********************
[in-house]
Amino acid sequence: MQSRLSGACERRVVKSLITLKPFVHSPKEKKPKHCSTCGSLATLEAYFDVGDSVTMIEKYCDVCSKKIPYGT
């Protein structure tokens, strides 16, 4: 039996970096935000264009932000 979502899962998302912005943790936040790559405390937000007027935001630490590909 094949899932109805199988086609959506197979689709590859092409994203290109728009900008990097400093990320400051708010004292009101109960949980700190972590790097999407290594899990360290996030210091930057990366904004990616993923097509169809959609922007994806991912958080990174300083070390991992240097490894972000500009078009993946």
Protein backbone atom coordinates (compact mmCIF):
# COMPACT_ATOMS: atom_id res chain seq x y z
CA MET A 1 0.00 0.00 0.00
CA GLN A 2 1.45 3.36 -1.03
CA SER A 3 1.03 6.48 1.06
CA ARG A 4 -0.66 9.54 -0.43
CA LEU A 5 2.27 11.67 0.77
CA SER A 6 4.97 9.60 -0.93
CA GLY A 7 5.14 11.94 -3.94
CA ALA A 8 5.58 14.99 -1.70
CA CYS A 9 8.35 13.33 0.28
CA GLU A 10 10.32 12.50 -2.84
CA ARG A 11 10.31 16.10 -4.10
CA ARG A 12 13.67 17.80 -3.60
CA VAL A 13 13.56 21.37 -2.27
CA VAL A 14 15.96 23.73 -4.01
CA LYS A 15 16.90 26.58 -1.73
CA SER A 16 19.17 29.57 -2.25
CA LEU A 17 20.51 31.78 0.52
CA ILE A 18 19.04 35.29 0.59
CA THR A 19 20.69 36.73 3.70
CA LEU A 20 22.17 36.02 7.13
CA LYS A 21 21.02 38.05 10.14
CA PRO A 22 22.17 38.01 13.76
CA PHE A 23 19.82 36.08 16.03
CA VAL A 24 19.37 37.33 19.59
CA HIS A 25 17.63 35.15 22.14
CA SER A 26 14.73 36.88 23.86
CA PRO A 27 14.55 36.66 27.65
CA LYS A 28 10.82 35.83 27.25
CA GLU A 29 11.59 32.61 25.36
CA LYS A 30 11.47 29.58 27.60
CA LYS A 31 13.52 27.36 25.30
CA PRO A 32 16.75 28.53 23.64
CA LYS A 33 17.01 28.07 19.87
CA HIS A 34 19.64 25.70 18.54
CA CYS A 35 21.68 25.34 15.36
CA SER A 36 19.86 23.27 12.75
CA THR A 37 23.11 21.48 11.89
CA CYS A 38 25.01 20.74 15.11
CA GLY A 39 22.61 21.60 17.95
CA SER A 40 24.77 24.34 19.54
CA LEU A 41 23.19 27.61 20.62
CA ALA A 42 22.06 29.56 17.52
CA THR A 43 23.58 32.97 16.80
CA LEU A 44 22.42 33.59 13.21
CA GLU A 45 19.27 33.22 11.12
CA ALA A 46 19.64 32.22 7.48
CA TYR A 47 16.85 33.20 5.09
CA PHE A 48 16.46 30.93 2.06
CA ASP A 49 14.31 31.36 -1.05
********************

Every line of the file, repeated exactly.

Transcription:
[in-house]
Amino acid sequence: MQSRLSGACERRVVKSLITLKPFVHSPKEKKPKHCSTCGSLATLEAYFDVGDSVTMIEKYCDVCSKKIPYGT
């Protein structure tokens, strides 16, 4: 039996970096935000264009932000 979502899962998302912005943790936040790559405390937000007027935001630490590909 094949899932109805199988086609959506197979689709590859092409994203290109728009900008990097400093990320400051708010004292009101109960949980700190972590790097999407290594899990360290996030210091930057990366904004990616993923097509169809959609922007994806991912958080990174300083070390991992240097490894972000500009078009993946």
Protein backbone atom coordinates (compact mmCIF):
# COMPACT_ATOMS: atom_id res chain seq x y z
CA MET A 1 0.00 0.00 0.00
CA GLN A 2 1.45 3.36 -1.03
CA SER A 3 1.03 6.48 1.06
CA ARG A 4 -0.66 9.54 -0.43
CA LEU A 5 2.27 11.67 0.77
CA SER A 6 4.97 9.60 -0.93
CA GLY A 7 5.14 11.94 -3.94
CA ALA A 8 5.58 14.99 -1.70
CA CYS A 9 8.35 13.33 0.28
CA GLU A 10 10.32 12.50 -2.84
CA ARG A 11 10.31 16.10 -4.10
CA ARG A 12 13.67 17.80 -3.60
CA VAL A 13 13.56 21.37 -2.27
CA VAL A 14 15.96 23.73 -4.01
CA LYS A 15 16.90 26.58 -1.73
CA SER A 16 19.17 29.57 -2.25
CA LEU A 17 20.51 31.78 0.52
CA ILE A 18 19.04 35.29 0.59
CA THR A 19 20.69 36.73 3.70
CA LEU A 20 22.17 36.02 7.13
CA LYS A 21 21.02 38.05 10.14
CA PRO A 22 22.17 38.01 13.76
CA PHE A 23 19.82 36.08 16.03
CA VAL A 24 19.37 37.33 19.59
CA HIS A 25 17.63 35.15 22.14
CA SER A 26 14.73 36.88 23.86
CA PRO A 27 14.55 36.66 27.65
CA LYS A 28 10.82 35.83 27.25
CA GLU A 29 11.59 32.61 25.36
CA LYS A 30 11.47 29.58 27.60
CA LYS A 31 13.52 27.36 25.30
CA PRO A 32 16.75 28.53 23.64
CA LYS A 33 17.01 28.07 19.87
CA HIS A 34 19.64 25.70 18.54
CA CYS A 35 21.68 25.34 15.36
CA SER A 36 19.86 23.27 12.75
CA THR A 37 23.11 21.48 11.89
CA CYS A 38 25.01 20.74 15.11
CA GLY A 39 22.61 21.60 17.95
CA SER A 40 24.77 24.34 19.54
CA LEU A 41 23.19 27.61 20.62
CA ALA A 42 22.06 29.56 17.52
CA THR A 43 23.58 32.97 16.80
CA LEU A 44 22.42 33.59 13.21
CA GLU A 45 19.27 33.22 11.12
CA ALA A 46 19.64 32.22 7.48
CA TYR A 47 16.85 33.20 5.09
CA PHE A 48 16.46 30.93 2.06
CA ASP A 49 14.31 31.36 -1.05